The northern spotted owl was listed as threatened throughout its range primarily due to loss and adverse modification of suitable habitat as a result of timber harvesting and exacerbated by catastrophic events such as fire, volcanic eruption, disease, and wind storms.  At the time of listing, small and isolated populations vulnerable to extinction, predation and competition were also identified as threats.  Since listing of the northern spotted owl, recent reviews have more specifically identified competition with the barred owl (Strix varia), and fire in the relatively dry East Cascades and Klamath provinces of California and Oregon as greater threats than previously considered.  New potential threats of unknown magnitude to the subspecies and its habitat include West Nile virus and the sudden oak death tree disease, respectively.

Conservation Needs:

The Northwest Forest Plan is the current conservation strategy for the northern spotted owl on Federal lands.  It established a forest reserve-based system designed to address the conservation needs of the northern spotted owl by providing for suitable habitat managed across a variety of ecological conditions within the spotted owl’s range to reduce risk of local or widespread extirpation.  The reserve system is designed to provide for large blocks of suitable habitat to support clusters or local population centers of spotted owls throughout the owl’s range that are spaced closely enough to facilitate survival and dispersal between the blocks.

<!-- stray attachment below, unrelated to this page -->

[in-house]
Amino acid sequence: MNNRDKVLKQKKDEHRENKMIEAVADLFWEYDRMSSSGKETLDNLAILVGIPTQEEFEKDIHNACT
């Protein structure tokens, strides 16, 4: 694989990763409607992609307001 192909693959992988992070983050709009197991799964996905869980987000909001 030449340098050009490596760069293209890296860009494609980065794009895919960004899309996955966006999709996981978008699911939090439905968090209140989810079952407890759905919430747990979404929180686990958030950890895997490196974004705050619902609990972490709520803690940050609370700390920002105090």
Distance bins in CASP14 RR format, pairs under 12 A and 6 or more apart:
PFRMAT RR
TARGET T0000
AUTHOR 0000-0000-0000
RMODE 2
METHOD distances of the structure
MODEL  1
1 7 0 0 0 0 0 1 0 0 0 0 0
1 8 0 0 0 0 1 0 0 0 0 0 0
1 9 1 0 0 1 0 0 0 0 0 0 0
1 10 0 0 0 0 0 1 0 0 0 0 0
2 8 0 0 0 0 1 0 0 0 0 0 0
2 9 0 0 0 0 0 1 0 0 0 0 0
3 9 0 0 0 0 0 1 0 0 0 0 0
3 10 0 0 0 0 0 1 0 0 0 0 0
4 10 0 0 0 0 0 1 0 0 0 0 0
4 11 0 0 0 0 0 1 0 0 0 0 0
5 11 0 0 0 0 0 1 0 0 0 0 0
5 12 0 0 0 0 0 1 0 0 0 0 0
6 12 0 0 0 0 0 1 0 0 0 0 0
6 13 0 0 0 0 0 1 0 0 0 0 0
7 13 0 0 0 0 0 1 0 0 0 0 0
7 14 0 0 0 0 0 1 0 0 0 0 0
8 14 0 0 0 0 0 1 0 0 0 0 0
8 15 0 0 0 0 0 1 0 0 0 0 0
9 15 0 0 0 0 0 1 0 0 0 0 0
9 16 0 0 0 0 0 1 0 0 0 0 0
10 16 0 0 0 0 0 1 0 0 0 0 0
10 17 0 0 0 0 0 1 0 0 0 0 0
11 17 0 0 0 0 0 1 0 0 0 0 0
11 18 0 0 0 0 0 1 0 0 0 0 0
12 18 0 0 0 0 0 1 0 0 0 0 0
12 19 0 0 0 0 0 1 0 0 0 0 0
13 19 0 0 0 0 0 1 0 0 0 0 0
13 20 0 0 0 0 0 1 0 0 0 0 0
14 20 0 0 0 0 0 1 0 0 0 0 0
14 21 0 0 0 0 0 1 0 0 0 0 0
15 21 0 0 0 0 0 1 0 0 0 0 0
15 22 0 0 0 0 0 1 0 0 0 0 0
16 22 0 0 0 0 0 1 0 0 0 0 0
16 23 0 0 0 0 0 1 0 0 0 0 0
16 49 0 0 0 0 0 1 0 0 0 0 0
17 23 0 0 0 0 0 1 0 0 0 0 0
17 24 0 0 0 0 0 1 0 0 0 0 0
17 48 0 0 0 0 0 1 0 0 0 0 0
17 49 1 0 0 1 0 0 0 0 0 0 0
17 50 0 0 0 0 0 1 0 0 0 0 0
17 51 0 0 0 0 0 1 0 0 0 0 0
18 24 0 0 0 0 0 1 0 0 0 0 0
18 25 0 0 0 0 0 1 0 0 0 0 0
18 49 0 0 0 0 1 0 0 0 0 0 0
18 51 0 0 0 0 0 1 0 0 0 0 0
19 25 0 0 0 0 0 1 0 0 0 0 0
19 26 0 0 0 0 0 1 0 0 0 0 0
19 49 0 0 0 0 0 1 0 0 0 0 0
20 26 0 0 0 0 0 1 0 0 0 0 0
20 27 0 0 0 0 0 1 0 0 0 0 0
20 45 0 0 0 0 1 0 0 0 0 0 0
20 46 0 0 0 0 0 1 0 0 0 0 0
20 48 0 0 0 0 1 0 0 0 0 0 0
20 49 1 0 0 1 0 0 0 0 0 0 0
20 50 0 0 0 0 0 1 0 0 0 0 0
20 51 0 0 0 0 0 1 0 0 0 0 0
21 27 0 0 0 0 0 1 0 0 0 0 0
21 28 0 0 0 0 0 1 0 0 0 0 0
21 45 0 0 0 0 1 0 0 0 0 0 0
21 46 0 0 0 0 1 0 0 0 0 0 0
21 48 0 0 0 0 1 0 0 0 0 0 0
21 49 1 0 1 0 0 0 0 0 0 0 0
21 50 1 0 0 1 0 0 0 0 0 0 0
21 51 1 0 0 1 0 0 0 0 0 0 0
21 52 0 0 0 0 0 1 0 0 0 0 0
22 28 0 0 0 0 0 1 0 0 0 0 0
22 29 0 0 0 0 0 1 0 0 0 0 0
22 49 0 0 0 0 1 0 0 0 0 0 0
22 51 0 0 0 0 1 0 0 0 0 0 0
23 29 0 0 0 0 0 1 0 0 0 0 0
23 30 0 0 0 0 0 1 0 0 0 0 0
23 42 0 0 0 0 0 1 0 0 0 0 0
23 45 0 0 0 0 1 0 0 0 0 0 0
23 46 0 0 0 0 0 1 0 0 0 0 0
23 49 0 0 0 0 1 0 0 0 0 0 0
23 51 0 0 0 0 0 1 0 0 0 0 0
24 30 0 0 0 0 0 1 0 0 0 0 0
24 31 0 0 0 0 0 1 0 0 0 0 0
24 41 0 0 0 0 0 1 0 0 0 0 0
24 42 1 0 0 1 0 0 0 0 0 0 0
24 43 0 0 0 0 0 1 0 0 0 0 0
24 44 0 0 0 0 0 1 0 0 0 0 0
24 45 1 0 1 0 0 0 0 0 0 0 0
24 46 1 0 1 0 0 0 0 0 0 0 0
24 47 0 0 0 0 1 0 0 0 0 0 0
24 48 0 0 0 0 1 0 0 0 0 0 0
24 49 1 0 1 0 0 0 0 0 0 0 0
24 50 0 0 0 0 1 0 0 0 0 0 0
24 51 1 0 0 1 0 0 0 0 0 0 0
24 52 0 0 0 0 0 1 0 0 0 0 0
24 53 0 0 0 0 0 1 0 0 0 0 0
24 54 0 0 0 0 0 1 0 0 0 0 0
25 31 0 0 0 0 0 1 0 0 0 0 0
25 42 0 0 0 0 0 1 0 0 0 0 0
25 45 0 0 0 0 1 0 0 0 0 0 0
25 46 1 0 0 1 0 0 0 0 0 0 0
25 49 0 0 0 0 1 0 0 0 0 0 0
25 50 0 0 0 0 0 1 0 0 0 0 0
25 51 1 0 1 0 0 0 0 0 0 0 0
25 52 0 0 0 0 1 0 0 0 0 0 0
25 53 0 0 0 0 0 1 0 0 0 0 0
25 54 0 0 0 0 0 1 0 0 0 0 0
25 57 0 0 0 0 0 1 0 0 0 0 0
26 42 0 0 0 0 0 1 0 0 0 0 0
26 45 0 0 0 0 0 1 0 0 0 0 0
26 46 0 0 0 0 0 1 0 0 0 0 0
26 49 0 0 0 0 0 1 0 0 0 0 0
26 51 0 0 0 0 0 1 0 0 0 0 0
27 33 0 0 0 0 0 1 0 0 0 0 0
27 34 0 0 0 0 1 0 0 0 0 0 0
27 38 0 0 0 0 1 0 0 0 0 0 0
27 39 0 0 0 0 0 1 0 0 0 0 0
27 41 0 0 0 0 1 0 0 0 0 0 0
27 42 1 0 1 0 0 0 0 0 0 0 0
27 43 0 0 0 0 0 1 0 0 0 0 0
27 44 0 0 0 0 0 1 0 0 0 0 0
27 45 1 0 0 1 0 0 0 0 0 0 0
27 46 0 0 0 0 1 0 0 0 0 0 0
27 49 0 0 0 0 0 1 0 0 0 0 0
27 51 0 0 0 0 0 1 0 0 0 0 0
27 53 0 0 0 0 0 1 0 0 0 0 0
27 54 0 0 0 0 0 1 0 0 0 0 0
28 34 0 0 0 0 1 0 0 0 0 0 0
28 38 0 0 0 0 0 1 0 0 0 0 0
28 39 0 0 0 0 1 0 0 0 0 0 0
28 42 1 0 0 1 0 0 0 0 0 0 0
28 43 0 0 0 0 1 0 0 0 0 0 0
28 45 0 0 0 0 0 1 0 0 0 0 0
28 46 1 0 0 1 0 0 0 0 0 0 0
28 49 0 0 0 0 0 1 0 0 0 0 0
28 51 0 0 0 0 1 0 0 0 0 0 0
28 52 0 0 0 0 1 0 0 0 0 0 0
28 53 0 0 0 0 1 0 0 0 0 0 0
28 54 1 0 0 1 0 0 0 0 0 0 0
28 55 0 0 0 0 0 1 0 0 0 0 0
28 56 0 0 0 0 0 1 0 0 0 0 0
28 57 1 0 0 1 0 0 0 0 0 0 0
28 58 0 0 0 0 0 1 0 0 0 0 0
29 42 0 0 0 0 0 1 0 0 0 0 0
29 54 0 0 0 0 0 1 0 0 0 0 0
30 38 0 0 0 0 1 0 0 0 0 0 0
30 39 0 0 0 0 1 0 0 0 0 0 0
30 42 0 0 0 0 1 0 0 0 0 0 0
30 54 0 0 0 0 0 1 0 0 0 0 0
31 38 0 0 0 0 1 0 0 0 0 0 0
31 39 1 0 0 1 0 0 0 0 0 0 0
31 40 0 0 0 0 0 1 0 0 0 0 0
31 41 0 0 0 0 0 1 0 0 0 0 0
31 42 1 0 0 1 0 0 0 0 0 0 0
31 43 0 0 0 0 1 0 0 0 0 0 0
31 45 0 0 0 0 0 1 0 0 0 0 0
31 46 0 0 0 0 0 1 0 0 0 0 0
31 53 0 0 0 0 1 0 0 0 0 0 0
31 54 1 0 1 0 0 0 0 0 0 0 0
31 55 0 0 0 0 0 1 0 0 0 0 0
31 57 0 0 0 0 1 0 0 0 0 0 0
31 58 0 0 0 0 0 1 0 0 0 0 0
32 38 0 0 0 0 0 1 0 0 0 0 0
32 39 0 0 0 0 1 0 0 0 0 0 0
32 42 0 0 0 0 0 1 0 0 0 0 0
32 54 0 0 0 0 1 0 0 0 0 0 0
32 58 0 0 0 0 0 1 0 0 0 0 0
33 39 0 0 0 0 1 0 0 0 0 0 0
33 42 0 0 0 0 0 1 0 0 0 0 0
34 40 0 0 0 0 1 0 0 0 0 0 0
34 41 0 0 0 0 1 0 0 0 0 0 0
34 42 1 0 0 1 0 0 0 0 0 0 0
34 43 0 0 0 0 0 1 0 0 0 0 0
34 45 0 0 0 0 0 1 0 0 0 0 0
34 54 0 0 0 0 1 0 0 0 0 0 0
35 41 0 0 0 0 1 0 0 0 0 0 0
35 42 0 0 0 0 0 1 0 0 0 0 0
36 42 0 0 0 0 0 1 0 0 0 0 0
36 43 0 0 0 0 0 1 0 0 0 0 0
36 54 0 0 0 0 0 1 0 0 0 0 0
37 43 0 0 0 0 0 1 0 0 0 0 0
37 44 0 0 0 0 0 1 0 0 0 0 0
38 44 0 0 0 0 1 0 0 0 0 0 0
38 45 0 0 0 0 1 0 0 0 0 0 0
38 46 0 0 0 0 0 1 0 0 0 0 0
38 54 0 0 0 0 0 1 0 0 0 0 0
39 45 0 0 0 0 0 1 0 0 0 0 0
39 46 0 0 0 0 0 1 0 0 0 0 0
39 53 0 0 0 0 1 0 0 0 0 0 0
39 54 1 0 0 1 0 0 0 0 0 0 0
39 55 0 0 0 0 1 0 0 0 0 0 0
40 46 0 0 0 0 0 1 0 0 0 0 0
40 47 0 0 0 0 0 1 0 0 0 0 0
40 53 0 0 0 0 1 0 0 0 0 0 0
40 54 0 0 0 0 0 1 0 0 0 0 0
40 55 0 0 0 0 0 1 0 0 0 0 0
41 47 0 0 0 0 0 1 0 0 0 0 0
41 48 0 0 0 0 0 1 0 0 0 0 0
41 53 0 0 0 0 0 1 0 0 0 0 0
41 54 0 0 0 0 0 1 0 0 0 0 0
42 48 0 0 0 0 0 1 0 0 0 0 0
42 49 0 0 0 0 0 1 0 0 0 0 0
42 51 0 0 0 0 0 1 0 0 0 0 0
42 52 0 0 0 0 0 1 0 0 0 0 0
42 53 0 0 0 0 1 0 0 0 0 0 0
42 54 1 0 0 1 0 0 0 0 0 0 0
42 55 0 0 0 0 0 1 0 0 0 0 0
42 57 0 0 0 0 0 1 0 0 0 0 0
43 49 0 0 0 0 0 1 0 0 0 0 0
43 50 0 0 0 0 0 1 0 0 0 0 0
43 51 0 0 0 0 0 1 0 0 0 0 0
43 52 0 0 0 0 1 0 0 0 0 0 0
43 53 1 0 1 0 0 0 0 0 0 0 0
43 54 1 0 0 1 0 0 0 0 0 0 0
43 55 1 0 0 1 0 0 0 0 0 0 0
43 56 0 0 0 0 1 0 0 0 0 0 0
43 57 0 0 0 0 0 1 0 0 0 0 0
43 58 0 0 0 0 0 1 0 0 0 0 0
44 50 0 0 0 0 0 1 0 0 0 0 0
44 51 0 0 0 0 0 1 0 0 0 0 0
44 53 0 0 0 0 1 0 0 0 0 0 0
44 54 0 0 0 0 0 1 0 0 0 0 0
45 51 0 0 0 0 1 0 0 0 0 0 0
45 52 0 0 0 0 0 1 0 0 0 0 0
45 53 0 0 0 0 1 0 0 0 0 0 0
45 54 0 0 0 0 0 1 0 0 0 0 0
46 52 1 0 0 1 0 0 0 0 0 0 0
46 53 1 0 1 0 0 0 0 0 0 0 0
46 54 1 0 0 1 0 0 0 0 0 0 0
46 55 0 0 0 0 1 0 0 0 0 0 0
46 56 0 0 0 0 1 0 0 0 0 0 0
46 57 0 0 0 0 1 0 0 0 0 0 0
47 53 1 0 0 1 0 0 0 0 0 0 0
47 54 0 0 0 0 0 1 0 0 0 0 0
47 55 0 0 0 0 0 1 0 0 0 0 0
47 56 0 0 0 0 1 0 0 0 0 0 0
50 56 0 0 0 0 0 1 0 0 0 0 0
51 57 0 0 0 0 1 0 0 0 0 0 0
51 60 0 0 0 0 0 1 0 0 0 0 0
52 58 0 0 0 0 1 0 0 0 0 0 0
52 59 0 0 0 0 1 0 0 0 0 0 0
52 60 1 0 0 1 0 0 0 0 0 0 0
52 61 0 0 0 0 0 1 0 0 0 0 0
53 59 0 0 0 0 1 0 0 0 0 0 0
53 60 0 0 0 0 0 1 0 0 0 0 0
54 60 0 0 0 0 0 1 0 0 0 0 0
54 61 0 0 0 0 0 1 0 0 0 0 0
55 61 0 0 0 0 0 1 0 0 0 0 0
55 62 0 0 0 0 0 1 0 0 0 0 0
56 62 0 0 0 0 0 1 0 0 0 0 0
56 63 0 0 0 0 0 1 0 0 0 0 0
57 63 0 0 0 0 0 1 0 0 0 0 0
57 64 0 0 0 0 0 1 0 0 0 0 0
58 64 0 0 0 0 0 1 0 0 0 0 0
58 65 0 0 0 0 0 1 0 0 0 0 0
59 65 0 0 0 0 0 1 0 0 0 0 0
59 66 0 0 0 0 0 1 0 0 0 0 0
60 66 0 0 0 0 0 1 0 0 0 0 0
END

The primary expectation for private land is for it to contribute demographic support to and/or connectivity with Northwest Forest Plan lands.  In addition, each State may promulgate rules which govern timber harvest and protect the northern spotted owl and/or its habitat to varying degrees on private land.  In California, State Forest Practice Rules, which govern timber harvest on private lands, require northern spotted owl surveys in suitable habitat and provide for protection of habitat around nest areas.  In some areas, private lands are managed under Habitat Conservation Plans for the northern spotted owl.

Related Documents:
Other Informational Weblinks:

Last updated: November 2, 2020

Arcata Fish and Wildlife Office, 1655 Heindon Road, Arcata, California 95521, USA
Tel: (707) 822.7201 Fax: (707) 822.8411